- My favourite interview to read was published in The Gunnery News, a school newspaper, in December 1969.1 The interviewee is Andy Warhol, and he is being interviewed over the telephone by two high school juniors, Roger Netzer and Curtis Roberts. Warhol’s answers to their questions about his life and work are often clipped, frequently monosyllabic: ‘No,’ ‘Yeah,’ ‘What?’ ‘Yes.’2 This is, in many regards, a hopeless interview – the output provides no real insight into his work, and his answers to their questions rarely make for gripping reading. The highlight of the interview is a nearly page-long exchange about whether Warhol likes chives:
Do you like chives?
Do you like chives?
Do you like chives?
What are chives?3
- This interview with Andy Warhol seems, at least initially, to have gone horribly wrong for the young interviewers conducting it. Yet somehow, in the tangle of confusion and brevity, a portrait of Warhol emerges – more through what he doesn’t say than through the small amount of information he does share.
- On the other end of the spectrum from Warhol, the Beat poet Allen Ginsberg frequently gave interviews with answers which would run over several pages of print. One such answer in his 1966 Paris Review interview runs across seven pages in the Harper edition of his Selected Interviews.4
- Edmund White describes Allen Ginsberg’s attitude to interviews as a ‘creative act,’ one in which he:
chewed over his thoughts and more often than not was listening to his own mind at work. We overhear him actually thinking, which is rare enough, and he wanted to preserve the integrity of his complete thought. He relished rather than dreaded long interviews and once reprimanded an interviewer for cutting his answers. He didn’t mind eliminating whole responses, but within a given answer he didn’t want any editing.5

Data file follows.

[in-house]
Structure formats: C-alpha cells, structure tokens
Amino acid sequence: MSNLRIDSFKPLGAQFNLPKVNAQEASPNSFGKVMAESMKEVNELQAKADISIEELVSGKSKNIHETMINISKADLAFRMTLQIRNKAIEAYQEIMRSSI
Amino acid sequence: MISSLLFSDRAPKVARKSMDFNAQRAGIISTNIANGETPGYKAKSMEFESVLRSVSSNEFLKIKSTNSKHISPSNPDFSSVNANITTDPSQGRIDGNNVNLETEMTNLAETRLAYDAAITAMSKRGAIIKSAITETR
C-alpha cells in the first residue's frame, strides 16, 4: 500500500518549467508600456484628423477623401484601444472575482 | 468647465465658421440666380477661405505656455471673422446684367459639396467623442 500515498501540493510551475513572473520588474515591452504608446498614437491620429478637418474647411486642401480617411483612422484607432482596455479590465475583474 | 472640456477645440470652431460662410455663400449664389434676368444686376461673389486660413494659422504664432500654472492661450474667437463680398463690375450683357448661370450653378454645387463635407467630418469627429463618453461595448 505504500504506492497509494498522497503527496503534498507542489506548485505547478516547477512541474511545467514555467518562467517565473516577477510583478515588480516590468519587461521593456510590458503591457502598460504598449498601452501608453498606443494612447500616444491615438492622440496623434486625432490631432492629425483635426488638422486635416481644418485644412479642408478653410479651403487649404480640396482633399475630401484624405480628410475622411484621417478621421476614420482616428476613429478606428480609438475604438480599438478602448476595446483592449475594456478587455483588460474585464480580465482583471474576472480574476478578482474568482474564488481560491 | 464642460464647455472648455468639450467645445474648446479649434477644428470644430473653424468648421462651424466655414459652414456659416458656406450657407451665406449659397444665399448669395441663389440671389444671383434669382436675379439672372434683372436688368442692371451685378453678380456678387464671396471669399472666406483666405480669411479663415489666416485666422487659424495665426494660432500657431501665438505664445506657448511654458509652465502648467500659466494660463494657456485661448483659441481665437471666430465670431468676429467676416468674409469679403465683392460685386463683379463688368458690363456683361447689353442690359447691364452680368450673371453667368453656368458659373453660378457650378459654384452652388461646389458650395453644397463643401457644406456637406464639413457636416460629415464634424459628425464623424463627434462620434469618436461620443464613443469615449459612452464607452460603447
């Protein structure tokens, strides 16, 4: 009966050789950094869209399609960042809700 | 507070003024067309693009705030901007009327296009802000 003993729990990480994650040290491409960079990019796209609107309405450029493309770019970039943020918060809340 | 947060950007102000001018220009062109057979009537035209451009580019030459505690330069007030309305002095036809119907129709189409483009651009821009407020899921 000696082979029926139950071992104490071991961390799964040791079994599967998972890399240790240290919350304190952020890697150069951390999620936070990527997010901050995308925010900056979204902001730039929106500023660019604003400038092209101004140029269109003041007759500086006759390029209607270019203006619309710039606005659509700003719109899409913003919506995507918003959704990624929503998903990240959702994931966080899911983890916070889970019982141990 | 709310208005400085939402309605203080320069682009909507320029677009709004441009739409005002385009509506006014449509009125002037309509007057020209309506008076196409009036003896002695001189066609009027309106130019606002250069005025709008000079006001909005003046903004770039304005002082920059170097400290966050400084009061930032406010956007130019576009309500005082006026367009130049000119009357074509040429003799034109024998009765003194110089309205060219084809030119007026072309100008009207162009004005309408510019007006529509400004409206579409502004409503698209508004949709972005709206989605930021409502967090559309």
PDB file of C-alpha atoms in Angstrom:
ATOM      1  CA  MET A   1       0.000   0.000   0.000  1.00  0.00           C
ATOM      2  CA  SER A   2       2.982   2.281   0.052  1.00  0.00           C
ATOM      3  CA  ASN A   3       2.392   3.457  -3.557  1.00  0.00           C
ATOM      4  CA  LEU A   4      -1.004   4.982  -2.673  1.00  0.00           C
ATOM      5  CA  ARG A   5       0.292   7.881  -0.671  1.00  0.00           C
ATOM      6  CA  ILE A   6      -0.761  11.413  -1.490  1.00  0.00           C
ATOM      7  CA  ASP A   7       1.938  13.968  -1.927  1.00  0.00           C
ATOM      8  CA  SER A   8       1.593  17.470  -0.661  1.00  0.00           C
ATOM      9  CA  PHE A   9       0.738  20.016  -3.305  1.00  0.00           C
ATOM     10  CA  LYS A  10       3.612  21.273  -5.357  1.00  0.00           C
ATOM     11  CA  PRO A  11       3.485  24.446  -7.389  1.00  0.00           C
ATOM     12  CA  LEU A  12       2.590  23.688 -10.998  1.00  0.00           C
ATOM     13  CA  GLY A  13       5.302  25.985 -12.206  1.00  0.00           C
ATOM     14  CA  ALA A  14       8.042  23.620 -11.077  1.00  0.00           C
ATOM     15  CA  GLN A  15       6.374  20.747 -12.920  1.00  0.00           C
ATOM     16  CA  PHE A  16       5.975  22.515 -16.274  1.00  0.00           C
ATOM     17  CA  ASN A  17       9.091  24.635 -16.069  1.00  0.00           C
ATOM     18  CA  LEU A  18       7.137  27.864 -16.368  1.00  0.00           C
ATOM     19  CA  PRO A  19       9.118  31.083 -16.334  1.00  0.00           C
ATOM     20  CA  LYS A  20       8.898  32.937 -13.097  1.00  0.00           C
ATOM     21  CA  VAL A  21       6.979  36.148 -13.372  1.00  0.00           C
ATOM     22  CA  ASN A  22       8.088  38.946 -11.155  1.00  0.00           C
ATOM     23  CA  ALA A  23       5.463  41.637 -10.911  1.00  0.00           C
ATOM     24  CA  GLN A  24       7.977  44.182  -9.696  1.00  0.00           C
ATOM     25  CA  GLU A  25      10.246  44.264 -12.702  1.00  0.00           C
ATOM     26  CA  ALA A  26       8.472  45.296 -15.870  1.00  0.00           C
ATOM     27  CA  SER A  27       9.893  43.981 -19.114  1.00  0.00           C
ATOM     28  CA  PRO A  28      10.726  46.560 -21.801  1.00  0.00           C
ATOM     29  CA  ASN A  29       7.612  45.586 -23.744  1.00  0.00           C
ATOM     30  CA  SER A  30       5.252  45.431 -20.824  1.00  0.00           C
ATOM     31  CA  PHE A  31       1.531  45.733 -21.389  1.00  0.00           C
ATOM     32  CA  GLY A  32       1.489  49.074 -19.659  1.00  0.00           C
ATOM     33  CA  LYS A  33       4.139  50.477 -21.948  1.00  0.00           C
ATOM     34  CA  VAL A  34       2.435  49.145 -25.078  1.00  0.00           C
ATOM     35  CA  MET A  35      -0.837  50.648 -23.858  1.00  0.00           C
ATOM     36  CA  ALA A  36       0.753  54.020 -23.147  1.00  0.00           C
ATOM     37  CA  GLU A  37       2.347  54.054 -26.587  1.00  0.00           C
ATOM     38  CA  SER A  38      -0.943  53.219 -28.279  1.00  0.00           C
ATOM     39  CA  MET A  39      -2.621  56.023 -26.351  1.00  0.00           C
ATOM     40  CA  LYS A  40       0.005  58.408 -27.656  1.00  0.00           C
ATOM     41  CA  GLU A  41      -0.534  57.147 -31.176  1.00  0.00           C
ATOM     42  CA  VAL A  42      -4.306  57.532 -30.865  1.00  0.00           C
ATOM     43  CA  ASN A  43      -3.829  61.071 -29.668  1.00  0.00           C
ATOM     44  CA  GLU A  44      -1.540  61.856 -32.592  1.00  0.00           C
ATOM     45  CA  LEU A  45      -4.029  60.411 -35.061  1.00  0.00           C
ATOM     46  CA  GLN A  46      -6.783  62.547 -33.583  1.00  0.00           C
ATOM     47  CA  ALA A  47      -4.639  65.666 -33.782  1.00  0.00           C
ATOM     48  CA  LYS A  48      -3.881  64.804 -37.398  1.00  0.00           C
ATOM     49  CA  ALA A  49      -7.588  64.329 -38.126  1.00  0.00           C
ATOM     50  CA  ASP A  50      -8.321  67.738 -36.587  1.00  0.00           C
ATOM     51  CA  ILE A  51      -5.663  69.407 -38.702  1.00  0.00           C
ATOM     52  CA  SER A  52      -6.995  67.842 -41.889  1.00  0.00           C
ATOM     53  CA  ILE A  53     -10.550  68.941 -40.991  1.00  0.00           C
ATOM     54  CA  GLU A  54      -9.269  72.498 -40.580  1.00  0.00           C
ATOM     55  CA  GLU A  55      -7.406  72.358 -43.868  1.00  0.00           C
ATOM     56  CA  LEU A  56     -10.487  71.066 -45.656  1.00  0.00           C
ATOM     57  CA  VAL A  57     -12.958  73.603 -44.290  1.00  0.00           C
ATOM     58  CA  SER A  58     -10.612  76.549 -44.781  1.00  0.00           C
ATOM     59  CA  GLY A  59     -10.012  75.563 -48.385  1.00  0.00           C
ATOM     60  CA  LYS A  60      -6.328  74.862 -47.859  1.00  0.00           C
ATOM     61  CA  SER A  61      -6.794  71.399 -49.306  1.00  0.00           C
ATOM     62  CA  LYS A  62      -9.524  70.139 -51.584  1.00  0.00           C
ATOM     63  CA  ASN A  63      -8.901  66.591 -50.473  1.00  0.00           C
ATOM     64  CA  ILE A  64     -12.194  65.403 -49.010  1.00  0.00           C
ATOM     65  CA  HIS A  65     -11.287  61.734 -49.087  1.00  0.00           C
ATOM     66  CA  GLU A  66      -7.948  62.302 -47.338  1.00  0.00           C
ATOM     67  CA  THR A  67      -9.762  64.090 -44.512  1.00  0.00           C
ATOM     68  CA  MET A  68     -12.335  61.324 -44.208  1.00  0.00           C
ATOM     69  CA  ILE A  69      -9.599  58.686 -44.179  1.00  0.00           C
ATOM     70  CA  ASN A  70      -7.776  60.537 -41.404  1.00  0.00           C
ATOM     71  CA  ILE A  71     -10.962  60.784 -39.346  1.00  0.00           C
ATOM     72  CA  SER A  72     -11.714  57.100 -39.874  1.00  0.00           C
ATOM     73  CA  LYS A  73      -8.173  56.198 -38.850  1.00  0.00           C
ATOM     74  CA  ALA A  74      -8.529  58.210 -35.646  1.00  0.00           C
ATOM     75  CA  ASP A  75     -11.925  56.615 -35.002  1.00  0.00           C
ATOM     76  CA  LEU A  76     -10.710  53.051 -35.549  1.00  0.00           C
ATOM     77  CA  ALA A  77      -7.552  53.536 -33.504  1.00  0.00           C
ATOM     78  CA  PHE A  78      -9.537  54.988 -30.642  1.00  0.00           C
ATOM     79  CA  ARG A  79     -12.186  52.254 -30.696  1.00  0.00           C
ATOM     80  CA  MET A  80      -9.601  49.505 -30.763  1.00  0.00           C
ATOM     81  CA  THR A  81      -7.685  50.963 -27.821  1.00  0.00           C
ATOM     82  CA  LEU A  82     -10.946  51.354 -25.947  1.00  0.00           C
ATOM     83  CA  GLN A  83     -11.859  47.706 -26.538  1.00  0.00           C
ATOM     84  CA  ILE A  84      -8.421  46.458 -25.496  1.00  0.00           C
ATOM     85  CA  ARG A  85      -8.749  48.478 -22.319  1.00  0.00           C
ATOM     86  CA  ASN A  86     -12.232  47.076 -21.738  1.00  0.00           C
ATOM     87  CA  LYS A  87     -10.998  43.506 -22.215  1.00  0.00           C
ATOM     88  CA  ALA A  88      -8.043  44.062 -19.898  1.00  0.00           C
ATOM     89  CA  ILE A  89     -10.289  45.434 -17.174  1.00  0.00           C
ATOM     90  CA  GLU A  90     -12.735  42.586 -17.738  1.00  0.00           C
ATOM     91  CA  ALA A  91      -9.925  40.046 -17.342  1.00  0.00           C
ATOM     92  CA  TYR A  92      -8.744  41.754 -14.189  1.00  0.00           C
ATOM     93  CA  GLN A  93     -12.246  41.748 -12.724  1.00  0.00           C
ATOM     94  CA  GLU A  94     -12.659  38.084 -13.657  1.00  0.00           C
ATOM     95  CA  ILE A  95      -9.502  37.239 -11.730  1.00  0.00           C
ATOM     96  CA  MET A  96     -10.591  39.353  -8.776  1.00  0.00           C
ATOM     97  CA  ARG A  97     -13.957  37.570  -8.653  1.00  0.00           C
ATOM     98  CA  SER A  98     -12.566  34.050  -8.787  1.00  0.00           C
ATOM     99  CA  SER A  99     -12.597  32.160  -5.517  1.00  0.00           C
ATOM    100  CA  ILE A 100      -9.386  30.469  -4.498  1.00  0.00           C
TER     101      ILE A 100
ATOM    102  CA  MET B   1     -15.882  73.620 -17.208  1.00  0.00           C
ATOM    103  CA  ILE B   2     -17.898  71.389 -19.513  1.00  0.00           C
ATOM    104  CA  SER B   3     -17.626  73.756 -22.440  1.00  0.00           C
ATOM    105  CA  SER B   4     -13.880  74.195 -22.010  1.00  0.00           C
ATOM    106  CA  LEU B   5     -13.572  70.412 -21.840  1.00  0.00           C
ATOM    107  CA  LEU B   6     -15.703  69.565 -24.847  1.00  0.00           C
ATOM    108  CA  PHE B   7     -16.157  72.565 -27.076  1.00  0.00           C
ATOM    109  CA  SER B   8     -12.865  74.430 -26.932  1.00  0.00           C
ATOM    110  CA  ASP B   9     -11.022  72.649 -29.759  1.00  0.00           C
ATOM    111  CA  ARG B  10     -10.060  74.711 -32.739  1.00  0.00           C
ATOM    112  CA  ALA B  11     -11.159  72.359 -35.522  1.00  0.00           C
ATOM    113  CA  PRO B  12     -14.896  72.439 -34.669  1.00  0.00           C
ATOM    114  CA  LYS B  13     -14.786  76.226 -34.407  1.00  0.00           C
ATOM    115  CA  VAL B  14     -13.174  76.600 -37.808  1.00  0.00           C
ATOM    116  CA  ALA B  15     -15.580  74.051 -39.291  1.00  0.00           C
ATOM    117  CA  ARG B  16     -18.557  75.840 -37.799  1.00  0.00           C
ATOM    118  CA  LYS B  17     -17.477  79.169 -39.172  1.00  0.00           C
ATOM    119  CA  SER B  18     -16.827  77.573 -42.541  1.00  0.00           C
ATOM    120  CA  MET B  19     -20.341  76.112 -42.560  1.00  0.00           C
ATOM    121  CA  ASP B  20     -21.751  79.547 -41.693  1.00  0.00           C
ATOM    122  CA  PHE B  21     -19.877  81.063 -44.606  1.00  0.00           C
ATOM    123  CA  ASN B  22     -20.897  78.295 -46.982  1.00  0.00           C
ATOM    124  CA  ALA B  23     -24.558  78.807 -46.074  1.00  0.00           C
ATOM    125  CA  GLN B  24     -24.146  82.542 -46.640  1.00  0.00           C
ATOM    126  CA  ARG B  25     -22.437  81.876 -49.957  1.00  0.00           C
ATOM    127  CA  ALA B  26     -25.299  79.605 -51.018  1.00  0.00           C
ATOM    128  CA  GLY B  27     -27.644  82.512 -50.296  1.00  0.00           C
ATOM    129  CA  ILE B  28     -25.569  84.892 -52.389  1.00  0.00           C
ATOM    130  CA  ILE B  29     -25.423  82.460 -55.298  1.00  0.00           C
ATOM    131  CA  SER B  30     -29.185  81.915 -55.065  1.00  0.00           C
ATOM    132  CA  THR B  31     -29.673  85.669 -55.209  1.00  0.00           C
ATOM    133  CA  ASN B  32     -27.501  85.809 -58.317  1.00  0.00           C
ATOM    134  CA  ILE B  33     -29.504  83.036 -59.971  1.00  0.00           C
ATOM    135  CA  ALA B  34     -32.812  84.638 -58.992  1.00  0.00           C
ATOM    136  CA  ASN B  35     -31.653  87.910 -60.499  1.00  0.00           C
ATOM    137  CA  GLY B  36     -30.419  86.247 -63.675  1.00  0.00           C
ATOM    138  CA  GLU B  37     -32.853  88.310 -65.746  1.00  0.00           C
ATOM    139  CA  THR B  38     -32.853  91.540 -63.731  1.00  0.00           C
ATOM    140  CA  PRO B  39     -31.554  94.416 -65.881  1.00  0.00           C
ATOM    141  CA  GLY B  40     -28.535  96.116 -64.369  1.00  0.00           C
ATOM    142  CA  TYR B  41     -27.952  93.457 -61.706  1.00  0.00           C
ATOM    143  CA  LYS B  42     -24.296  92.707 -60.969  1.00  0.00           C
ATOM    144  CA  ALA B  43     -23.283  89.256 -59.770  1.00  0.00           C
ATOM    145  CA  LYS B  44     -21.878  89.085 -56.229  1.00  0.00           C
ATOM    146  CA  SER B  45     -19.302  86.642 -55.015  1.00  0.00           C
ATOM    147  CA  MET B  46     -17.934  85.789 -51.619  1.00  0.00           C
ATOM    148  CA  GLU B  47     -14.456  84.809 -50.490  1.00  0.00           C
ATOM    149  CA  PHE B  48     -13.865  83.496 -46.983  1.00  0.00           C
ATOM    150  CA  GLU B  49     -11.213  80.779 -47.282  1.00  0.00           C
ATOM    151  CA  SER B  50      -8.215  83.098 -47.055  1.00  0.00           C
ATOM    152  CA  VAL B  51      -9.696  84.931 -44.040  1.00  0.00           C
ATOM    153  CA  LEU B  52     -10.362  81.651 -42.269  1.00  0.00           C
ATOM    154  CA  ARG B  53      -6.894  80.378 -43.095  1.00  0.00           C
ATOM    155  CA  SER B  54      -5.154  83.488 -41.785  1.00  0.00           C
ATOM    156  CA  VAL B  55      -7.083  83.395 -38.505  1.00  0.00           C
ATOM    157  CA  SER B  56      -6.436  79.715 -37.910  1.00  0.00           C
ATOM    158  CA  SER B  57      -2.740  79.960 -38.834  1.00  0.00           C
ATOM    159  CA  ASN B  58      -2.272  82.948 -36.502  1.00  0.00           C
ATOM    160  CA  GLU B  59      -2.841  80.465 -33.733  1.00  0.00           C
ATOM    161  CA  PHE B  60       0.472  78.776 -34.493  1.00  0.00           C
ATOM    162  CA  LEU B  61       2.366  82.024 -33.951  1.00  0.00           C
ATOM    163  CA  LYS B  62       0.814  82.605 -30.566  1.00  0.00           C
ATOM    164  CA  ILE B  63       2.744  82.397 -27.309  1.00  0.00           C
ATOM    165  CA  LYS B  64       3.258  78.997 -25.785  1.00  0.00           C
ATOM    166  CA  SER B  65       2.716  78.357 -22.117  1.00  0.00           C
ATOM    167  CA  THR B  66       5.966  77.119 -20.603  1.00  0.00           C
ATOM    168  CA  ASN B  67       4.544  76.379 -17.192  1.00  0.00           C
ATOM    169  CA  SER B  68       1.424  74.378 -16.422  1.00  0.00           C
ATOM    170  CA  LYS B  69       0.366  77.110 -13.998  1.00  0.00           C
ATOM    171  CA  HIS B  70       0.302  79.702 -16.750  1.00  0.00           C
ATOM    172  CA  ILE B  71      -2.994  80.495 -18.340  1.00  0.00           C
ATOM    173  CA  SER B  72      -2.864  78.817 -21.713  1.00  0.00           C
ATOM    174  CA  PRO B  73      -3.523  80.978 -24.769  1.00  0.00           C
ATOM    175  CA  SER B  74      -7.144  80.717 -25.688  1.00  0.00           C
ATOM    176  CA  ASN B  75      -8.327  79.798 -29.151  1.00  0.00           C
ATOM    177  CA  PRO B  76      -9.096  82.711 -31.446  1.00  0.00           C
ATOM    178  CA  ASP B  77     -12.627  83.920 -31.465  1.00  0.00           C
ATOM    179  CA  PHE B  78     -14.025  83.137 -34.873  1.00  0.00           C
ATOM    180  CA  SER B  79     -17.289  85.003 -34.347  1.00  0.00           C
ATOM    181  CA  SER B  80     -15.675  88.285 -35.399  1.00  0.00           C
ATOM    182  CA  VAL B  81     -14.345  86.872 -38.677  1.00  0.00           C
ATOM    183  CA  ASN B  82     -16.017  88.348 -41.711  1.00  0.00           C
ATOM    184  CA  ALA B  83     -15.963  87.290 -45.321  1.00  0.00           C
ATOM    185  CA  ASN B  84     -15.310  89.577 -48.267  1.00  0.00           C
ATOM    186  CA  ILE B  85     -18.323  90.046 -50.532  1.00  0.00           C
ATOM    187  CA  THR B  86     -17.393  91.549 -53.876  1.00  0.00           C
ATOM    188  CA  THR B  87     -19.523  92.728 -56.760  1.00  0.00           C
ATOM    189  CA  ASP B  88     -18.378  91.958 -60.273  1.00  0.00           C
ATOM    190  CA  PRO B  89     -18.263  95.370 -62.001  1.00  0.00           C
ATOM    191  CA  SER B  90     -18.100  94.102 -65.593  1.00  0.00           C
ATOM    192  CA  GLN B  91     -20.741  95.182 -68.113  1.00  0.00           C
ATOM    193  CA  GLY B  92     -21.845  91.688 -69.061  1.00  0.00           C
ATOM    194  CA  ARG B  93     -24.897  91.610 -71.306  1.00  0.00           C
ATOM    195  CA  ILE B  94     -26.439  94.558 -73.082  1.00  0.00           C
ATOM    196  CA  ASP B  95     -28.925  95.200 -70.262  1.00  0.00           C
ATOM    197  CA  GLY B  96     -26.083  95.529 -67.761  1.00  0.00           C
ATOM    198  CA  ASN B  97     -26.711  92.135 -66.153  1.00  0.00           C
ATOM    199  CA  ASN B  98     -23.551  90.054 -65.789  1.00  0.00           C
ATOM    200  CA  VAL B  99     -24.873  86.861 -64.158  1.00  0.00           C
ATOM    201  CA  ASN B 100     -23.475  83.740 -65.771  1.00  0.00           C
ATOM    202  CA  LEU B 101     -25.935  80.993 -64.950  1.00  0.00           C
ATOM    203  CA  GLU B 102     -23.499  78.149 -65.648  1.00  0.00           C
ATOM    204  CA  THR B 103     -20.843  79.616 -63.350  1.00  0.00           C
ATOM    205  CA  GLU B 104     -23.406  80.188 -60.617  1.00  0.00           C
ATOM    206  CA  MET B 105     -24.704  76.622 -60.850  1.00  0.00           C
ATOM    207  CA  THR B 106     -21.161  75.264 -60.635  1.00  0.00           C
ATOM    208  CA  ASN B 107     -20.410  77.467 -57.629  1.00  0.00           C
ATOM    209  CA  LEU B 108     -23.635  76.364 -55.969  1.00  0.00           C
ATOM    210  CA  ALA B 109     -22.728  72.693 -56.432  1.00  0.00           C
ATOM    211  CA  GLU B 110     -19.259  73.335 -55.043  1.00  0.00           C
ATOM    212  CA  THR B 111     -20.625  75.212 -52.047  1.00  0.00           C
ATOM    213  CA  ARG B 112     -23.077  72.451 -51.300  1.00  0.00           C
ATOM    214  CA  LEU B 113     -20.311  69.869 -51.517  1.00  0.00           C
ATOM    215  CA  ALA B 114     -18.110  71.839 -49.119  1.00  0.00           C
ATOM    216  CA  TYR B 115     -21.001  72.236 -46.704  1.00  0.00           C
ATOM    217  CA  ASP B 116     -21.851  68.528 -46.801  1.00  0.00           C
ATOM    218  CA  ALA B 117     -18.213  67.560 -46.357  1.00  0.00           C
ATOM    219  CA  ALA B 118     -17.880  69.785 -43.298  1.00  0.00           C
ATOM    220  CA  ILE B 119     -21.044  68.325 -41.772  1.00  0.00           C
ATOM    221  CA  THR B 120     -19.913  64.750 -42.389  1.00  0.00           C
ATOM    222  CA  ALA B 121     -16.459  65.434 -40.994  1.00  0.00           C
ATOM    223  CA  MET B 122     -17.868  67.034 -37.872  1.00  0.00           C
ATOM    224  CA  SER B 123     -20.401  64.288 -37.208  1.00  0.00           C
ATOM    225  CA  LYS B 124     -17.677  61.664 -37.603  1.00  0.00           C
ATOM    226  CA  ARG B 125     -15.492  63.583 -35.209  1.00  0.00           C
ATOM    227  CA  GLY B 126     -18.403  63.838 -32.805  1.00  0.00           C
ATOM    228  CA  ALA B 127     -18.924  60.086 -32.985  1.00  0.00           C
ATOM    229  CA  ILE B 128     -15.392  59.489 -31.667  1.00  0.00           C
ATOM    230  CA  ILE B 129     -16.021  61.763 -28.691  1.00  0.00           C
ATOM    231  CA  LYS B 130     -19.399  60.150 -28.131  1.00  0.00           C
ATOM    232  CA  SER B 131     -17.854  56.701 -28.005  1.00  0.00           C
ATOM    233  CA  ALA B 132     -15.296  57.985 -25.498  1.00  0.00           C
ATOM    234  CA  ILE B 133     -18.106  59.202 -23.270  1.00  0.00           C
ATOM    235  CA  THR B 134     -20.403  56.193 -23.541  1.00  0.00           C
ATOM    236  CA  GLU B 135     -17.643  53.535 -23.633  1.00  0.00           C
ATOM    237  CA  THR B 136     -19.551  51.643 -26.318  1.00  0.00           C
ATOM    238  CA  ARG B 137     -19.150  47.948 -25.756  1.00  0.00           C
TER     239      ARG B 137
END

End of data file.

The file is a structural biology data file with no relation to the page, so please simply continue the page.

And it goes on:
- As part of my research project, I am conducting interviews with poets. In some ways both Warhol and Ginsberg’s approaches to interviews scare me: how am I to deal with an interviewee who is not forthcoming in answering my questions, or indeed is so forthcoming that we run out of time after only half of my questions are answered? I have considered different ways of shaping my questions and my interview style in an attempt to encourage answers which fit between the two extremes of Warhol and Ginsberg, with responses which are neither 'too short' nor 'too long' but 'just right.' (I become Goldilocks.)
- Rather than inventing the ideal interview subject, I hope through my interviews to represent the genuine conversations; to show as far as is possible on the written page a ‘real’ image of each poet as they presented themselves in our conversations. In the interviews of Warhol and Ginsberg, these two titans of twentieth-century art and literature demonstrate their individual personalities and styles. Warhol's interviewers might have wished for slightly more elaboration, and Ginsberg's interviewers may have hoped for slightly shorter responses (if for no other reason than ease of transcription and to fit into the limited print-space of their publications). Yet what the interviewees provided was the expression of their own thoughts in the form which was most fitting to themselves. An interview should, after all, be a representation of the interviewee, not of the interviewer's idea of the interviewee. Rather than seeking an imagined sweet spot between Warholian laconicism and Ginsbergian loquacity, I seek reality – wherever the chives may fall.
1 – Roger Netzer and Curtis Roberts, "Interview 21," in I'll Be Your Mirror: The Selected Andy Warhol Interviews, ed. Kenneth Goldsmith (New York: Carroll & Graf Publishers), 170-81.
2 – Ibid, 174, 180, 174, 179.
3 – Ibid, 179.
4 – Allen Ginsberg, Spontaneous Mind: Selected Interviews 1958-1996 (New York: Harper Collins Perennial, 2002), 17-53.
5 – Edmund White, "Introduction," in Ginsberg, Spontaneous Mind, xi.
Flowering chives (cover image) by Rob Pumphrey, provided under Unsplash License.
Chives with bee image by Jaye Haych, provided under Unsplash License.